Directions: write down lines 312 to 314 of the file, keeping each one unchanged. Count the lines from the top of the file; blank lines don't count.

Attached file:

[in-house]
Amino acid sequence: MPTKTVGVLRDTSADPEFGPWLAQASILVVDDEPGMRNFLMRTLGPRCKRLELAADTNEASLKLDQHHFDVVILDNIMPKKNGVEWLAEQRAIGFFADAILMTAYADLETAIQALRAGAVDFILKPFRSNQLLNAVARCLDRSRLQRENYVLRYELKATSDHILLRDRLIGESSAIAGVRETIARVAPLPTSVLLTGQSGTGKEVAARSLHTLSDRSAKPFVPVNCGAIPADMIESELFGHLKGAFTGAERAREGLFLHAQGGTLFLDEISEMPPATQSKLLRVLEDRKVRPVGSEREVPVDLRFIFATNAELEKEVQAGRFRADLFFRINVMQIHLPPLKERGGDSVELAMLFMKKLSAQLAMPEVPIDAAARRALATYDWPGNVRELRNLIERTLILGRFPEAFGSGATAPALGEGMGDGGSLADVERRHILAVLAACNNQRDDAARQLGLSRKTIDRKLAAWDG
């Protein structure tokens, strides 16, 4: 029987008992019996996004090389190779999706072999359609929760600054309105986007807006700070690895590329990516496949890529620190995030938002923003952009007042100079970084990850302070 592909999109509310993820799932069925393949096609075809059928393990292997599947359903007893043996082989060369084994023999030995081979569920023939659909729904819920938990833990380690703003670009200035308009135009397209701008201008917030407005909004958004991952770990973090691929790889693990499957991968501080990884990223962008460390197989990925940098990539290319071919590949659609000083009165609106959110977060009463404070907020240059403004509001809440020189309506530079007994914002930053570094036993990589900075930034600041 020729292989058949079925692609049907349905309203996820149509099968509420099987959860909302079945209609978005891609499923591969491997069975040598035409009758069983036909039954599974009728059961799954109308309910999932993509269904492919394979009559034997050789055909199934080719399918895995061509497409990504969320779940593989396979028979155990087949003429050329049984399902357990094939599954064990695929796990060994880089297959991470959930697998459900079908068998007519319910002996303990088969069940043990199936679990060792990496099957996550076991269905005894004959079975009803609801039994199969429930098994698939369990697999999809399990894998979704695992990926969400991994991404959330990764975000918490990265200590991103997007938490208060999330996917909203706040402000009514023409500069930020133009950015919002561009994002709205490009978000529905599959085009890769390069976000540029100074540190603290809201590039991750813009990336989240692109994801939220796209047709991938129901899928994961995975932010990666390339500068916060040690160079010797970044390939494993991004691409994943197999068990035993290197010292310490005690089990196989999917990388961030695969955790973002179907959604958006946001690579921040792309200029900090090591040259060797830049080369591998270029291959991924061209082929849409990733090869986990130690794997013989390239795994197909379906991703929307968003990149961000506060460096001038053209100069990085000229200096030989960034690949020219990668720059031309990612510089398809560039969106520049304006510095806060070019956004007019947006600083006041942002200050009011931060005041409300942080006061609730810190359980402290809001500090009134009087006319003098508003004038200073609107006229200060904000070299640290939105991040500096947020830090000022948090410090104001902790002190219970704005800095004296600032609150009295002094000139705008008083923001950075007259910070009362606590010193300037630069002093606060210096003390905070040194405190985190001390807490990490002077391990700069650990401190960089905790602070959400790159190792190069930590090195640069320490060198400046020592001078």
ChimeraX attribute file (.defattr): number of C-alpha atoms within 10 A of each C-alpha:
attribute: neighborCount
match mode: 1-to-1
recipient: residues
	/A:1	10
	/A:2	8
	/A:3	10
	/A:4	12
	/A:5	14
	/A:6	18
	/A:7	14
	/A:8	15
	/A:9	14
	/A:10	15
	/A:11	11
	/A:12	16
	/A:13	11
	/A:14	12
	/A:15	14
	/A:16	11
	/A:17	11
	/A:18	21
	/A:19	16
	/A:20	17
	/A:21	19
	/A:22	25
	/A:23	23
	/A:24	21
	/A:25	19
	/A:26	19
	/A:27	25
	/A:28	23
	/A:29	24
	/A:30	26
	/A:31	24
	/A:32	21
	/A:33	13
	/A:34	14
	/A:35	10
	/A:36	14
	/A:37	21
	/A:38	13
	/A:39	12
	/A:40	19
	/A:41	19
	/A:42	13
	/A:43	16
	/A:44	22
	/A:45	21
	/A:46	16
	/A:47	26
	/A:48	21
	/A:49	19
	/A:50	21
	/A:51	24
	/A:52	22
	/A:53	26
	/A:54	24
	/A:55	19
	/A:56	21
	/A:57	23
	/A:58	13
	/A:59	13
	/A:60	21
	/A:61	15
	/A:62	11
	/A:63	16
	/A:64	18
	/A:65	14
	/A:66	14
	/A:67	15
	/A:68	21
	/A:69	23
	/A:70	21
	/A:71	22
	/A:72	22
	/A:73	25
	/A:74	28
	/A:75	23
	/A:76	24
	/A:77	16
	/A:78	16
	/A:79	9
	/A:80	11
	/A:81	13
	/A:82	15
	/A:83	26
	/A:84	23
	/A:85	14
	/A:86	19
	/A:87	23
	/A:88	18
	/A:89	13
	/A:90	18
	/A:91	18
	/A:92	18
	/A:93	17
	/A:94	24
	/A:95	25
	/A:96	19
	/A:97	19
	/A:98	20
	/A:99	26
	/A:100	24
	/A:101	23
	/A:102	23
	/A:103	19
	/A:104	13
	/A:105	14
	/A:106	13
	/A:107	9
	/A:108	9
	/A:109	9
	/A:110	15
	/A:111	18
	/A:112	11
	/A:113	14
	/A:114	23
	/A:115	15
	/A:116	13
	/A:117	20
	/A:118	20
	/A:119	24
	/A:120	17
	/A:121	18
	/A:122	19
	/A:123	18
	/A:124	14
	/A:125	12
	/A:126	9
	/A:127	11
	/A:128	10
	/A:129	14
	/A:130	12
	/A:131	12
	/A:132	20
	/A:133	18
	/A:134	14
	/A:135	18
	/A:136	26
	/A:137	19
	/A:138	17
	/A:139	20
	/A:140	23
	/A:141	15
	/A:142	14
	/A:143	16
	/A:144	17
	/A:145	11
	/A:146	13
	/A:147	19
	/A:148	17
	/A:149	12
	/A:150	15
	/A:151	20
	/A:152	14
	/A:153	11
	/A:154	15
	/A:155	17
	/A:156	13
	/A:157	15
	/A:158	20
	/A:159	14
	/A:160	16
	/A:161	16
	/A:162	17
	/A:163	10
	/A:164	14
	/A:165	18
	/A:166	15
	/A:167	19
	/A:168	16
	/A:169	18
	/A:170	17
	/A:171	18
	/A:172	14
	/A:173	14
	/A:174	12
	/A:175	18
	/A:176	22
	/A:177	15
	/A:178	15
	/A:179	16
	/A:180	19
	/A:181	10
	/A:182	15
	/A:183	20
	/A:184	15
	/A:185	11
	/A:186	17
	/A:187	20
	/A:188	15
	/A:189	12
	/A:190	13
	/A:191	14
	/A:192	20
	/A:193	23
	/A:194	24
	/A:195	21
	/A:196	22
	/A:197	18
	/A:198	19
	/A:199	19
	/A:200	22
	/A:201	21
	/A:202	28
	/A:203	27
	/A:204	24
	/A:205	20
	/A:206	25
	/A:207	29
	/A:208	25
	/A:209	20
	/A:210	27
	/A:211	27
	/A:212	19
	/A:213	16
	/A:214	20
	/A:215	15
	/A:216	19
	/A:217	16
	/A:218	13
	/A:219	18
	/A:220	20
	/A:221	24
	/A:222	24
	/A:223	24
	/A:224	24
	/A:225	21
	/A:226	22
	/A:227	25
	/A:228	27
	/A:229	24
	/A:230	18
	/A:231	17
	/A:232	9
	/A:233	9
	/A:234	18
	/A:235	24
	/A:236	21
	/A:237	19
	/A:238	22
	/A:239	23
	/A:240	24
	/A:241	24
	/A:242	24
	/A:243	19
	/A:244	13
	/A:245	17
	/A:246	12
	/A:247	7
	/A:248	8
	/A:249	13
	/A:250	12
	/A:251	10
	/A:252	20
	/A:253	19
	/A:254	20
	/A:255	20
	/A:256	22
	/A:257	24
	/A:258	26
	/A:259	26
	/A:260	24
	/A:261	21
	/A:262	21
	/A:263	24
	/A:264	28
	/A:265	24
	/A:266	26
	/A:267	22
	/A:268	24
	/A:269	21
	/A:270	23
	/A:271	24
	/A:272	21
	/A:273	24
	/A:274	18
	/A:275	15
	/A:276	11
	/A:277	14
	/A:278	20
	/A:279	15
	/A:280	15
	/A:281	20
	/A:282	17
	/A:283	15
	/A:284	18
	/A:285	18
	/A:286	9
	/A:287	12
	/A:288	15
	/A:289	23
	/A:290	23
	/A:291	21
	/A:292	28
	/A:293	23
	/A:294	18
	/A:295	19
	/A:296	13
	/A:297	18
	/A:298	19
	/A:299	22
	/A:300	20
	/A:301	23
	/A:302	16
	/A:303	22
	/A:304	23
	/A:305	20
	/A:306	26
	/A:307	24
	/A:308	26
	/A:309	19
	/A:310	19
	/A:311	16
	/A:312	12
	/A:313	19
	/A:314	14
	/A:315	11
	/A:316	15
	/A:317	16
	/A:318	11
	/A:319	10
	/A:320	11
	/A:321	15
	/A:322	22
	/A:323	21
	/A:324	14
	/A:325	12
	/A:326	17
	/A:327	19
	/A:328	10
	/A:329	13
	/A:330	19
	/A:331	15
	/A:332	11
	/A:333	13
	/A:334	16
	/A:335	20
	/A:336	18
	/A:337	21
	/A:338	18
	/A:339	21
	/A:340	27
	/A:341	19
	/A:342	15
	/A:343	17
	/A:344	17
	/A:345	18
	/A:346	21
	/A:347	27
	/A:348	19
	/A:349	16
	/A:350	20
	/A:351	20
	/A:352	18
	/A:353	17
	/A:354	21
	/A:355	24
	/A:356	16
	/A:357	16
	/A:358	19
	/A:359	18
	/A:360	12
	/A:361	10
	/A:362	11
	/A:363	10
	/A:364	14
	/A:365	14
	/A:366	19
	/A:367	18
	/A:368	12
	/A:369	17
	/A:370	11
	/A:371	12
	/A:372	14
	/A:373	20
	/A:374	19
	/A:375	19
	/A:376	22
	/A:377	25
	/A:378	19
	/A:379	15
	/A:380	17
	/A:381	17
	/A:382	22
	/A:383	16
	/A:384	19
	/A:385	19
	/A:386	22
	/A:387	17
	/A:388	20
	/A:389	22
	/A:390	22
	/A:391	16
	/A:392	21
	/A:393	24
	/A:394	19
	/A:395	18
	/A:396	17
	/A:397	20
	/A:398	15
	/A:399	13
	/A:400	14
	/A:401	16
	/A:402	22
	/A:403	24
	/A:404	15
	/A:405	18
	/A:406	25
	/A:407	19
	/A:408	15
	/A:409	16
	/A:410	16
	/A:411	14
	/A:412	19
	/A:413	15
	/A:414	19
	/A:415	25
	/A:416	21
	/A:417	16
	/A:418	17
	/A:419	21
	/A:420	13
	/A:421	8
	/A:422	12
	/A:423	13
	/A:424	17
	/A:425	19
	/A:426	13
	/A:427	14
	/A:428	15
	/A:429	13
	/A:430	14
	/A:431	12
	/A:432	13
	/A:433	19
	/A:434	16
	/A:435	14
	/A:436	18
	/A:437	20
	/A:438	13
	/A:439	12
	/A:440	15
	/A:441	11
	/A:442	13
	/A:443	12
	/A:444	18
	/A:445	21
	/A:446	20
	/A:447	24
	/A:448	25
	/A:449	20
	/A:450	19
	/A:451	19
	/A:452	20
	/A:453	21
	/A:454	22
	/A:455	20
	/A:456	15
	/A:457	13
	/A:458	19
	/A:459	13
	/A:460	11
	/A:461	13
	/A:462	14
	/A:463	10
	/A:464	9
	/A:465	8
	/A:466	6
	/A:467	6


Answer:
	/A:305	20
	/A:306	26
	/A:307	24